ben carson
U.S. Republican presidential candidate Ben Carson calls for civil discourse on abortion. He is pictured here after a campaign event in Pahrump, Nevada, Nov. 23, 2015. David Becker/Reuters

Republican presidential candidate Ben Carson called Sunday on both sides of the abortion debate to "tone down the rhetoric" in the wake of Friday's deadly attack on a Planned Parenthood clinic in Colorado Springs, Colorado. Carson's rivals, former Arkansas Gov. Mike Huckabee and real estate mogul Donald Trump, however, refused to cast blame on the heated arguments surrounding a recent video in which a Planned Parenthood official appeared to be talking about selling fetal tissue.

Police are holding Robert Lewis Dear, 57, of South Carolina in the Friday incident that left three people dead -- including a police officer -- and nine injured. Reports indicated he said "no more baby parts" as he was taken into custody.

Robert Lewis Dear is accused in a deadly attack on a Planned Parenthood Clinic, Nov. 27, 2015. Colorado Springs Police Department/Reuters

Carson accused Americans of being immature on issues, descending into name-calling on the Internet any time a controversial subject is broached.

Earlier on "Meet the Press" Carson said Americans "have to stop allowing ourselves to be pushed into different corners…When did we become so immature? We must regain the high ground…Let's stop trying to destroy each other and have a conversation."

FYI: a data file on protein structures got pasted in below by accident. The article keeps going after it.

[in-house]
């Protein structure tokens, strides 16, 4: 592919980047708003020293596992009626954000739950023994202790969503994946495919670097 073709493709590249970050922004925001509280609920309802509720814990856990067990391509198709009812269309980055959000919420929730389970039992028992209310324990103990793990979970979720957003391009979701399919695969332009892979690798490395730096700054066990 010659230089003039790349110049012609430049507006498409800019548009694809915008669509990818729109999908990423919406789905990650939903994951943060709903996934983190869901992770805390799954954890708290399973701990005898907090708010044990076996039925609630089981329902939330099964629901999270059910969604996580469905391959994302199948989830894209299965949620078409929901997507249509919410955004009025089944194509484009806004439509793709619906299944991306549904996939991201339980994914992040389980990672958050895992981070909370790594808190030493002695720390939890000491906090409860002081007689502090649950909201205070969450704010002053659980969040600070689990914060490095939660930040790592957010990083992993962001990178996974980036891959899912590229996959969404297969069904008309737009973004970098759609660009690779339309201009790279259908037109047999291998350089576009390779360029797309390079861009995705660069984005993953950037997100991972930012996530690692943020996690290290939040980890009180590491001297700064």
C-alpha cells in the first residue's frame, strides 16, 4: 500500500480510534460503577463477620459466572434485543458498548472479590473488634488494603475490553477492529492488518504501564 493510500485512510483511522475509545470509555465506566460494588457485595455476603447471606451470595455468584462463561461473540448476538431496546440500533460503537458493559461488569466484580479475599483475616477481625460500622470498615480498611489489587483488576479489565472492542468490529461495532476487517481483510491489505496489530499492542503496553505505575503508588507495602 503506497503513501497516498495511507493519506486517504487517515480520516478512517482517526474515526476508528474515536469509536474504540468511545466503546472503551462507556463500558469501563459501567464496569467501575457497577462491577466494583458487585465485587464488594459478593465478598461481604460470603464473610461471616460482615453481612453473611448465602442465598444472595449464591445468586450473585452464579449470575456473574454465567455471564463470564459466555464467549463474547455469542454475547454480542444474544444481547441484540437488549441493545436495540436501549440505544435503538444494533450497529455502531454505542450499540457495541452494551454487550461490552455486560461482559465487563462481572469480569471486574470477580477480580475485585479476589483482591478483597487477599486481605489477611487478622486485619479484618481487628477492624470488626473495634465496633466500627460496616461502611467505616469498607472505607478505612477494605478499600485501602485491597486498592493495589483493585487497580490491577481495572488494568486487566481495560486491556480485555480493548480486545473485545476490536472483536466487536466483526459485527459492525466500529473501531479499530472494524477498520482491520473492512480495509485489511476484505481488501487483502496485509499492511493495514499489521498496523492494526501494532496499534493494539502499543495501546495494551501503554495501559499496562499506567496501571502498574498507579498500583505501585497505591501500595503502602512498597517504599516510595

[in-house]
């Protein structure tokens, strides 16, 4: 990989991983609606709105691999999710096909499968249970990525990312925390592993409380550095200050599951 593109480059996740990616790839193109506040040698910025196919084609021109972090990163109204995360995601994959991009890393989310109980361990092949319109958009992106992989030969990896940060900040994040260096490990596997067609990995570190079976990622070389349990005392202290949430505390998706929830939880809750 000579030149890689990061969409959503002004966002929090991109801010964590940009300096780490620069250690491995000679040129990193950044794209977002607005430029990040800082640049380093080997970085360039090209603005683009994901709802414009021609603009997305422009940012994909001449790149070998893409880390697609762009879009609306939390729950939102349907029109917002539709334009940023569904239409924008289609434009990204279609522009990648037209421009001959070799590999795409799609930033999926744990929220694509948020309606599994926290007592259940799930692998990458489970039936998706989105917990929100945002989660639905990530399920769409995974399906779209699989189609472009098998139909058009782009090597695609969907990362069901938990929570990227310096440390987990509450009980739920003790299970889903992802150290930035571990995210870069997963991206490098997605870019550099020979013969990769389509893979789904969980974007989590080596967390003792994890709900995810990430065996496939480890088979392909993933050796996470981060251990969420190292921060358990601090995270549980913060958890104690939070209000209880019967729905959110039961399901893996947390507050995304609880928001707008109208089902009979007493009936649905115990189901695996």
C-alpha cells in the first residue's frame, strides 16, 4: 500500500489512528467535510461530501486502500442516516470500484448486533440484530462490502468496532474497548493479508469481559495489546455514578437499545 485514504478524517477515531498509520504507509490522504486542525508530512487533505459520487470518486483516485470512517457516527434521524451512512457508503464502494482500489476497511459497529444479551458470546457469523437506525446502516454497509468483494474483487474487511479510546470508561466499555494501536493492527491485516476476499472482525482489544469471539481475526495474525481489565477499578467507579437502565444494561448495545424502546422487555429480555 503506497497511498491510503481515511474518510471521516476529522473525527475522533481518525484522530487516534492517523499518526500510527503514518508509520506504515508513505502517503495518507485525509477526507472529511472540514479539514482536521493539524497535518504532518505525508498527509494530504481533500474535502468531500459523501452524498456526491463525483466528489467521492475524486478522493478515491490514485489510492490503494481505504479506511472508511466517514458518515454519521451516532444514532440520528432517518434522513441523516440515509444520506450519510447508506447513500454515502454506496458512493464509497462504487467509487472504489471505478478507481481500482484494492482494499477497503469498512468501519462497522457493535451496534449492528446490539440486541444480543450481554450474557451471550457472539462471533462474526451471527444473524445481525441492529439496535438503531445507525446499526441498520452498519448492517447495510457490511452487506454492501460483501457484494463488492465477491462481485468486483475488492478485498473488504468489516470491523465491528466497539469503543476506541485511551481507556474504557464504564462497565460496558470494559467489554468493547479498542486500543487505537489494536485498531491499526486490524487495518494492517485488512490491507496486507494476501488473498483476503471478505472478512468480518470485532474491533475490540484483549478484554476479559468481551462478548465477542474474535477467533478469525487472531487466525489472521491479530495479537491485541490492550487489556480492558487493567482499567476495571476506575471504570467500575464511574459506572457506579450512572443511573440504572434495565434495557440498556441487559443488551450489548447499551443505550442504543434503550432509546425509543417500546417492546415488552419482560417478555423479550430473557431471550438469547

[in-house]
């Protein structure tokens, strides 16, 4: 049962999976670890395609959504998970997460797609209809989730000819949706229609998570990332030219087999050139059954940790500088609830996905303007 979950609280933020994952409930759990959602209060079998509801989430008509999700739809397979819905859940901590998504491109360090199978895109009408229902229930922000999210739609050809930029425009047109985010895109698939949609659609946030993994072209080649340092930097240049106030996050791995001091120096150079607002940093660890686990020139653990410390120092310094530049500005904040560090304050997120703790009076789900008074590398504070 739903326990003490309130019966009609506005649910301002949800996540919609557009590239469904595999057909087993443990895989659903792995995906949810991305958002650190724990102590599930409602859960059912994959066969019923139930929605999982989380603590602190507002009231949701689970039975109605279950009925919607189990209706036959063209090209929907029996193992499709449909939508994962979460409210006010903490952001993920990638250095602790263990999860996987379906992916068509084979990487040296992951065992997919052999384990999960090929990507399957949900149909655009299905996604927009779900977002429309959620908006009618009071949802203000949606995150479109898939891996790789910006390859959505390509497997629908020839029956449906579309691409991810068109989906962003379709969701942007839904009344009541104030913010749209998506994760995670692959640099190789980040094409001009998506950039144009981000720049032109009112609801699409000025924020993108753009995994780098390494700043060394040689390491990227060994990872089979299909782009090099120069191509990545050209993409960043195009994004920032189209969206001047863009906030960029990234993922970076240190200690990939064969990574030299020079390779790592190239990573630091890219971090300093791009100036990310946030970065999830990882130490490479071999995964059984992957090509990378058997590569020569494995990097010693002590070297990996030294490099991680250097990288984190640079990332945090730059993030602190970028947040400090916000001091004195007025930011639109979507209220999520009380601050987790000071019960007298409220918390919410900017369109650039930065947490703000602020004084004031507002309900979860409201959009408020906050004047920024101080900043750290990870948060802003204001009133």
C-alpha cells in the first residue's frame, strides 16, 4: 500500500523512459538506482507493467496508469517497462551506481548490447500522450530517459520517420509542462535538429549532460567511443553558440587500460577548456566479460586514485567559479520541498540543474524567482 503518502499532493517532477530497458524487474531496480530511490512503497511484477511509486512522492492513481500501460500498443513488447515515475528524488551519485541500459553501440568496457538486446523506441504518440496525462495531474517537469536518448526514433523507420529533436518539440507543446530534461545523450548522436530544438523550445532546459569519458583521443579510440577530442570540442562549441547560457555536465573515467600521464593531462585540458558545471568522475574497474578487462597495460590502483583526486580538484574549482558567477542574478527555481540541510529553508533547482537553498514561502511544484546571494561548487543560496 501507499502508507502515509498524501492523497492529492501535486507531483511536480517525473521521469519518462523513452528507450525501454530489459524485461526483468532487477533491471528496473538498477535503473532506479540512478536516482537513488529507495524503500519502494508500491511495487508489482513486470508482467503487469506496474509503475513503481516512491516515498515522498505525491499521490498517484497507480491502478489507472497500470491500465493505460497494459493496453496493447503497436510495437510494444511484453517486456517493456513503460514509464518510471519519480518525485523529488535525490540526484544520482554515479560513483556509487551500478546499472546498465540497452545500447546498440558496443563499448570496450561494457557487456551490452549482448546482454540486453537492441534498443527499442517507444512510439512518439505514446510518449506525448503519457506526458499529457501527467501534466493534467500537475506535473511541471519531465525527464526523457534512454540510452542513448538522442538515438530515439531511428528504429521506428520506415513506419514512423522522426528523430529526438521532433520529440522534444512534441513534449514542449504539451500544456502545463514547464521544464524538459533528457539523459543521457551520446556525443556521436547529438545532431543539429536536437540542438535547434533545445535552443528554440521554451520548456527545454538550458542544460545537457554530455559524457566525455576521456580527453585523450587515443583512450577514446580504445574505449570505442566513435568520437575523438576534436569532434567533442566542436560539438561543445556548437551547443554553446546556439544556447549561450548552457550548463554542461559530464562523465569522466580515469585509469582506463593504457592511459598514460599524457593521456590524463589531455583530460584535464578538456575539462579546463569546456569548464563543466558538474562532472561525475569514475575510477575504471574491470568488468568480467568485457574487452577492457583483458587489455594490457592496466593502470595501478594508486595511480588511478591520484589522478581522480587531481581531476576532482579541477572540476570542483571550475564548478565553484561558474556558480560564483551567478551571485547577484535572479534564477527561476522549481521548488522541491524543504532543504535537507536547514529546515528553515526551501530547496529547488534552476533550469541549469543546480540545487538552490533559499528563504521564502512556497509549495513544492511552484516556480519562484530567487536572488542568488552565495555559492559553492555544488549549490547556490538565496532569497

"Why would we be doing that to ourselves?" the retired neurosurgeon asked on CBS's "Face the Nation." "Hateful rhetoric exacerbates the situation…You don't ever solve them [problems] with hateful rhetoric," he added, "Both sides should tone down the rhetoric and engage in civil discussion."

Huckabee refused to blame the Center for Medical Progress' video of Planned Parenthood official Holly O'Donnell talking about fetal tissue during a lunch discussion, saying there's "no excuse for killing people."

A police car blocks the entrance outside the Planned Parenthood clinic a day after a gunman opened fire in Colorado Springs, Colorado, Nov. 28, 2015. Isaiah J. Downing/Reuters

"I don't know of any pro-life leader…who has suggested violence against Planned Parenthood," Huckabee said on CNN's "State of the Union." "I know of nobody who has ever suggested Planned Parenthood be the target of attacks."

Trump called Dear "a sick person, probably a person [ready to be pushed over the edge]" on NBC's "Meet the Press." The real estate mogul said many people were upset by the Planned Parenthood video, and he sees a lot of "dislike" for the organization.

But "this was an extremist and a man who is mentally disturbed," Trump said. "There's no question about this."